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About KaStern_Former_Member

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  1. Hello Gerry, here are two links with some information on Schmidt-Cassegrain-Telescopes (SCT) and Cassegrain-Telescopes: http://en.wikipedia.org/wiki/Schmidt%E2%80%93Cassegrain_telescope http://en.wikipedia.org/wiki/Cassegrain_reflector Both share some properties, but differ inothers. The SCT does have a spherical primary mirror and a spherical secondary mirror, plus a Schmidt plate with one flat surface and one aspherical surface The Cassegrain Telescope does have a paraboloidal primary mirror and a hyperboloidal secondary mirror. Bot aspheres are more dificult to make than a spherical surface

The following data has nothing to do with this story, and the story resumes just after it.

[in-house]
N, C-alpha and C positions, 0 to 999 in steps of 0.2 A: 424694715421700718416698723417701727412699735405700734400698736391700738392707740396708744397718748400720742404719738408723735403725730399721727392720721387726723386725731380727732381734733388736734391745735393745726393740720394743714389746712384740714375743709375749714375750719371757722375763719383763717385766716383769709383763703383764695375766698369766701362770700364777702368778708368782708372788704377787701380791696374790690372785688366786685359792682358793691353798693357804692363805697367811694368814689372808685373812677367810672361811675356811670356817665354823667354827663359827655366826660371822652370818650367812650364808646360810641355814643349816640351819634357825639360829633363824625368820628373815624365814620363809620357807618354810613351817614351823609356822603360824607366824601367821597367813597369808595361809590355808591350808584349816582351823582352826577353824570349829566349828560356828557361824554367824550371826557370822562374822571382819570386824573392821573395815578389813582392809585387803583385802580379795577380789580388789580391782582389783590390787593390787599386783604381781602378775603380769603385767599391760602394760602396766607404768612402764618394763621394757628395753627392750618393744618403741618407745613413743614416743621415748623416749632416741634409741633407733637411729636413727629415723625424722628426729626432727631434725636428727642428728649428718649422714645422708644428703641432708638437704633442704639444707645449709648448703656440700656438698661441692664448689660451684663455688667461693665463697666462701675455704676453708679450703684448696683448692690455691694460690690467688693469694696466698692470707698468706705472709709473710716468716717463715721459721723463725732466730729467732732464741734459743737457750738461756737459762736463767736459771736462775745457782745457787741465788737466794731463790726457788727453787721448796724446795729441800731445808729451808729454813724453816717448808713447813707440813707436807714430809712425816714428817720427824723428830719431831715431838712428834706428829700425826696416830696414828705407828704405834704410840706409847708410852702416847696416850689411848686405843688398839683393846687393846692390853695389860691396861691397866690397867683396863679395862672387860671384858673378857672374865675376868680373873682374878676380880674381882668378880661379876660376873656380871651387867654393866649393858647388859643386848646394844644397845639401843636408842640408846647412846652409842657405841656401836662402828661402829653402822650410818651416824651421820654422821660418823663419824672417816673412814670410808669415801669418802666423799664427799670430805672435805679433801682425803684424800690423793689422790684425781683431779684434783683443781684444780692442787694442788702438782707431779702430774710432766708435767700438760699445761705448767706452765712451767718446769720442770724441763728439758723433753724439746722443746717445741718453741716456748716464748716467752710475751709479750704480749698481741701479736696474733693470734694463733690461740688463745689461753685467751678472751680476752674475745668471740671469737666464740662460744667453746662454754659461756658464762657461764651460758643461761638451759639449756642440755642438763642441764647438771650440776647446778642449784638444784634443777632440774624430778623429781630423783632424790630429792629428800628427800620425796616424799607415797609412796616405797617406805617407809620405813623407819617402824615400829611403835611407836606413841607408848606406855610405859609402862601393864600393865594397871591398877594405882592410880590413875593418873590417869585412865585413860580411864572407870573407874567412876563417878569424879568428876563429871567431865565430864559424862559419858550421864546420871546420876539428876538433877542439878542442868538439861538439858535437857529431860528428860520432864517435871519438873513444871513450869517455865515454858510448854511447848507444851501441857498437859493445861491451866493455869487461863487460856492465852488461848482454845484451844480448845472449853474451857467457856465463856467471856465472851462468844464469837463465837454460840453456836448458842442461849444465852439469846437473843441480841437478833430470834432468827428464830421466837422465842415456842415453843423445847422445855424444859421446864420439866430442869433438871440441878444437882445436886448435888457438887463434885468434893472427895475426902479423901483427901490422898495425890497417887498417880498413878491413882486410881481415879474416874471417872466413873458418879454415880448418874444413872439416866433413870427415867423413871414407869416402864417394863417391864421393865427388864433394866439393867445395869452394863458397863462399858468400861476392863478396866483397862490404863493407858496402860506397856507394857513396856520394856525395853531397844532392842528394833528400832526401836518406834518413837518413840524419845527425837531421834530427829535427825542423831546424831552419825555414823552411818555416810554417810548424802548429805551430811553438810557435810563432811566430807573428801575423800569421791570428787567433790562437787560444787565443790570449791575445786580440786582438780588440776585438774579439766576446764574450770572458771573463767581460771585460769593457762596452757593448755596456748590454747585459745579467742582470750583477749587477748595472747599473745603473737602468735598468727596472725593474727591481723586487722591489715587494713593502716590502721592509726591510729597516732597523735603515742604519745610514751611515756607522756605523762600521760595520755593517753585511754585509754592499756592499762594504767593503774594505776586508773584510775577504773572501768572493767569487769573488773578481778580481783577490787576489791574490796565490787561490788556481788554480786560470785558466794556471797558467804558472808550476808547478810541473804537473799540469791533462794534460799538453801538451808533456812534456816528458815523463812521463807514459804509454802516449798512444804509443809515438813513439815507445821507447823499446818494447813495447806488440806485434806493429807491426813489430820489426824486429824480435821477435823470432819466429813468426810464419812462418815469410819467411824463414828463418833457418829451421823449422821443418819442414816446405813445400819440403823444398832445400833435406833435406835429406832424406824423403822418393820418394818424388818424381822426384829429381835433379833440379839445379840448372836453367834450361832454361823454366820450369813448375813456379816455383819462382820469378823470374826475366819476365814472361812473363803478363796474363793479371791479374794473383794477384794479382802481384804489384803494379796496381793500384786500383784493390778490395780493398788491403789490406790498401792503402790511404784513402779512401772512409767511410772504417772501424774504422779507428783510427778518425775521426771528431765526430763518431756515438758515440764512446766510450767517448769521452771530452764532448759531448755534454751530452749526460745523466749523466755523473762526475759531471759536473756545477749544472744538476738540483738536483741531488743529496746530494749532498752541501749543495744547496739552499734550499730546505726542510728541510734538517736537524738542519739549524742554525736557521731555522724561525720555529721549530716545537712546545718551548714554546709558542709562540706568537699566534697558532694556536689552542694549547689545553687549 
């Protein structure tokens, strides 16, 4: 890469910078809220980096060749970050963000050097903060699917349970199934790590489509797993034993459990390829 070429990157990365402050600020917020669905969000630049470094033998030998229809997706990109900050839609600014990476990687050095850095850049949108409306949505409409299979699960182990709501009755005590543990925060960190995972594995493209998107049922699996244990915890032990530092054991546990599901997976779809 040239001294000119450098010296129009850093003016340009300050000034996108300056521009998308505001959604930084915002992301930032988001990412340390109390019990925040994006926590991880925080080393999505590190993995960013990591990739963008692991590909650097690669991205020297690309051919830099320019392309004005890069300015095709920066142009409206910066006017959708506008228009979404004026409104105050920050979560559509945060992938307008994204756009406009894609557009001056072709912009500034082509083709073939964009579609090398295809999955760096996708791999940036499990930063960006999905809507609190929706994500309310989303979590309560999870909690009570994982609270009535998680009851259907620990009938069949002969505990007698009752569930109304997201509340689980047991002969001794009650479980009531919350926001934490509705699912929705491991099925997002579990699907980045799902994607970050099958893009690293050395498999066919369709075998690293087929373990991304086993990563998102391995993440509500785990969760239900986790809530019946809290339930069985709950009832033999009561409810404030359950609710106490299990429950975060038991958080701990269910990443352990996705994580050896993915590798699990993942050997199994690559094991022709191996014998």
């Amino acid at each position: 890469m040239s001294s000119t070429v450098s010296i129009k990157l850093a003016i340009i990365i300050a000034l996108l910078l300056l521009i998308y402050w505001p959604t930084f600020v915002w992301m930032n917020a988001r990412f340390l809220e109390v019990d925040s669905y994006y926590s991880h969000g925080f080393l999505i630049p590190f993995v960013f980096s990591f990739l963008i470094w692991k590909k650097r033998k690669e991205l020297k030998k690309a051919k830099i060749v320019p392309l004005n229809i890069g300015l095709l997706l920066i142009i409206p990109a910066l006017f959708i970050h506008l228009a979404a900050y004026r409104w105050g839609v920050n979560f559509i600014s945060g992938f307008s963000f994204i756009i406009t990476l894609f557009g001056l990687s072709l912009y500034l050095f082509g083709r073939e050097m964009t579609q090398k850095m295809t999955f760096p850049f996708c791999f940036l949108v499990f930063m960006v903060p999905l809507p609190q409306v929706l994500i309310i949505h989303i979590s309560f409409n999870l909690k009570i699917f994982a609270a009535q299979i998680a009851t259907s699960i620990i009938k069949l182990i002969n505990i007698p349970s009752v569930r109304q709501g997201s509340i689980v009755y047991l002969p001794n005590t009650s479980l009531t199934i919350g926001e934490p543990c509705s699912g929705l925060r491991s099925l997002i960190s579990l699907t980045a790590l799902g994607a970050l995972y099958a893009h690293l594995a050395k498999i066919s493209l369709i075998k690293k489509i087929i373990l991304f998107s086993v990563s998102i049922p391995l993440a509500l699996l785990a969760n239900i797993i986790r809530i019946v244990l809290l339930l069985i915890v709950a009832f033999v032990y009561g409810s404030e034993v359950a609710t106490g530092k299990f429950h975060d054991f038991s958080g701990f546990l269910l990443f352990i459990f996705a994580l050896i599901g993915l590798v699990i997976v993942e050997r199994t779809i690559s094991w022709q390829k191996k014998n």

2. Hi Gerry, do you wnat to know about Cassegrain telescopes or Schmidt-Cassegrain Telescopes? They are very different allthout they may look relatively similar. Cheers, Karsten
  3. Hi folks, Hi folks, no false colour? For an achro this is impossible. Better get your eyes checked. When it comes to the 4"f/10 TAL achromat some people seem to loose the ground contact... Or whatever it is. That thing got lots of chromatism at 120x on the moon. You even do not need 120x. 50x is enough to see it. If have seen it with my own eyes. Cheers Karsten
  4. Hello Michael, " What people often forget about observing is that comfort is as important as optical quality " good point. That is why I own a mixed set of Pentax XL / XW eyepieces too. I bought them used one after another. They combine good optical quality with long eye relief and good comfort. Cheers, Karsten